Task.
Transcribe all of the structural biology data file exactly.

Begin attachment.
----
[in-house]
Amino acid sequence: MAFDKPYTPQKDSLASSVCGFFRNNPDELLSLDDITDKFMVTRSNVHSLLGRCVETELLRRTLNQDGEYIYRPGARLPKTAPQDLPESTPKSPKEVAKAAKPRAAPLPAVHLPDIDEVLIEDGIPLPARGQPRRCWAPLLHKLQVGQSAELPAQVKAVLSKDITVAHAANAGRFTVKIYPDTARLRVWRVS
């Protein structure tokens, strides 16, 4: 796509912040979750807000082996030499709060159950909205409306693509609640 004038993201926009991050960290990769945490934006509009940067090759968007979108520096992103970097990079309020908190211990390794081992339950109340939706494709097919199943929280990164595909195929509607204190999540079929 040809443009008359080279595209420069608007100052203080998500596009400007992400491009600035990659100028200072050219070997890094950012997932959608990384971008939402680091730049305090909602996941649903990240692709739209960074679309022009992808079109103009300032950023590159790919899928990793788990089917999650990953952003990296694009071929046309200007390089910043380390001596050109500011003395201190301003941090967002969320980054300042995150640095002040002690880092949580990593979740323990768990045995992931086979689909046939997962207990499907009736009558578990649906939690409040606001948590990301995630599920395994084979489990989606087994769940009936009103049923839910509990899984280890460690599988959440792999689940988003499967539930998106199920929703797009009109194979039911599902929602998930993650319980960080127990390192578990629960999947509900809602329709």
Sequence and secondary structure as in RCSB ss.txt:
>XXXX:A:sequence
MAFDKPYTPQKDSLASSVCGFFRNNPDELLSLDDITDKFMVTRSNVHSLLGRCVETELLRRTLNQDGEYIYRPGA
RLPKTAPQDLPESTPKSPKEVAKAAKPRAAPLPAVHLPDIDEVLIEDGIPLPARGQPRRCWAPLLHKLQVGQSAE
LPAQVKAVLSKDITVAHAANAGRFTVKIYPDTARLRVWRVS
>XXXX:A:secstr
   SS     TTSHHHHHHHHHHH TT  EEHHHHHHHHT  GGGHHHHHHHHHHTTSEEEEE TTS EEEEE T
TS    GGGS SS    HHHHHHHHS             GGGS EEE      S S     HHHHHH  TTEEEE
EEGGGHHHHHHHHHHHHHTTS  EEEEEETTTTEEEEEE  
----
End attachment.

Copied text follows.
[in-house]
Amino acid sequence: MAFDKPYTPQKDSLASSVCGFFRNNPDELLSLDDITDKFMVTRSNVHSLLGRCVETELLRRTLNQDGEYIYRPGARLPKTAPQDLPESTPKSPKEVAKAAKPRAAPLPAVHLPDIDEVLIEDGIPLPARGQPRRCWAPLLHKLQVGQSAELPAQVKAVLSKDITVAHAANAGRFTVKIYPDTARLRVWRVS
């Protein structure tokens, strides 16, 4: 796509912040979750807000082996030499709060159950909205409306693509609640 004038993201926009991050960290990769945490934006509009940067090759968007979108520096992103970097990079309020908190211990390794081992339950109340939706494709097919199943929280990164595909195929509607204190999540079929 040809443009008359080279595209420069608007100052203080998500596009400007992400491009600035990659100028200072050219070997890094950012997932959608990384971008939402680091730049305090909602996941649903990240692709739209960074679309022009992808079109103009300032950023590159790919899928990793788990089917999650990953952003990296694009071929046309200007390089910043380390001596050109500011003395201190301003941090967002969320980054300042995150640095002040002690880092949580990593979740323990768990045995992931086979689909046939997962207990499907009736009558578990649906939690409040606001948590990301995630599920395994084979489990989606087994769940009936009103049923839910509990899984280890460690599988959440792999689940988003499967539930998106199920929703797009009109194979039911599902929602998930993650319980960080127990390192578990629960999947509900809602329709």
Sequence and secondary structure as in RCSB ss.txt:
>XXXX:A:sequence
MAFDKPYTPQKDSLASSVCGFFRNNPDELLSLDDITDKFMVTRSNVHSLLGRCVETELLRRTLNQDGEYIYRPGA
RLPKTAPQDLPESTPKSPKEVAKAAKPRAAPLPAVHLPDIDEVLIEDGIPLPARGQPRRCWAPLLHKLQVGQSAE
LPAQVKAVLSKDITVAHAANAGRFTVKIYPDTARLRVWRVS
>XXXX:A:secstr
   SS     TTSHHHHHHHHHHH TT  EEHHHHHHHHT  GGGHHHHHHHHHHTTSEEEEE TTS EEEEE T
TS    GGGS SS    HHHHHHHHS             GGGS EEE      S S     HHHHHH  TTEEEE
EEGGGHHHHHHHHHHHHHTTS  EEEEEETTTTEEEEEE  